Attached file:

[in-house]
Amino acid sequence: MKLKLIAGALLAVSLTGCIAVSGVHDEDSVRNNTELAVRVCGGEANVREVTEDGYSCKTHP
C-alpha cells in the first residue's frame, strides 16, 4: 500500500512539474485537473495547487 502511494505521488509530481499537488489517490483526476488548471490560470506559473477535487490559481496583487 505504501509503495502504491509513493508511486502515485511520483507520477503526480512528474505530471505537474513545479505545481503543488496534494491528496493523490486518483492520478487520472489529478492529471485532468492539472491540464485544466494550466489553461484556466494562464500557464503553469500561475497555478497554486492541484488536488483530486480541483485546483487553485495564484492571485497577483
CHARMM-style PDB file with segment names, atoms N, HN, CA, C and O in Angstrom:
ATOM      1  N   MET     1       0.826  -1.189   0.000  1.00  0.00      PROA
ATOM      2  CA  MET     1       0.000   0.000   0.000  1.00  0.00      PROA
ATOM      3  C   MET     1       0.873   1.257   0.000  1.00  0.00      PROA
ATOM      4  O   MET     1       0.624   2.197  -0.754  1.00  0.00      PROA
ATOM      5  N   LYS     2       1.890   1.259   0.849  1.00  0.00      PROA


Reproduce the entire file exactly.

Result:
[in-house]
Amino acid sequence: MKLKLIAGALLAVSLTGCIAVSGVHDEDSVRNNTELAVRVCGGEANVREVTEDGYSCKTHP
C-alpha cells in the first residue's frame, strides 16, 4: 500500500512539474485537473495547487 502511494505521488509530481499537488489517490483526476488548471490560470506559473477535487490559481496583487 505504501509503495502504491509513493508511486502515485511520483507520477503526480512528474505530471505537474513545479505545481503543488496534494491528496493523490486518483492520478487520472489529478492529471485532468492539472491540464485544466494550466489553461484556466494562464500557464503553469500561475497555478497554486492541484488536488483530486480541483485546483487553485495564484492571485497577483
CHARMM-style PDB file with segment names, atoms N, HN, CA, C and O in Angstrom:
ATOM      1  N   MET     1       0.826  -1.189   0.000  1.00  0.00      PROA
ATOM      2  CA  MET     1       0.000   0.000   0.000  1.00  0.00      PROA
ATOM      3  C   MET     1       0.873   1.257   0.000  1.00  0.00      PROA
ATOM      4  O   MET     1       0.624   2.197  -0.754  1.00  0.00      PROA
ATOM      5  N   LYS     2       1.890   1.259   0.849  1.00  0.00      PROA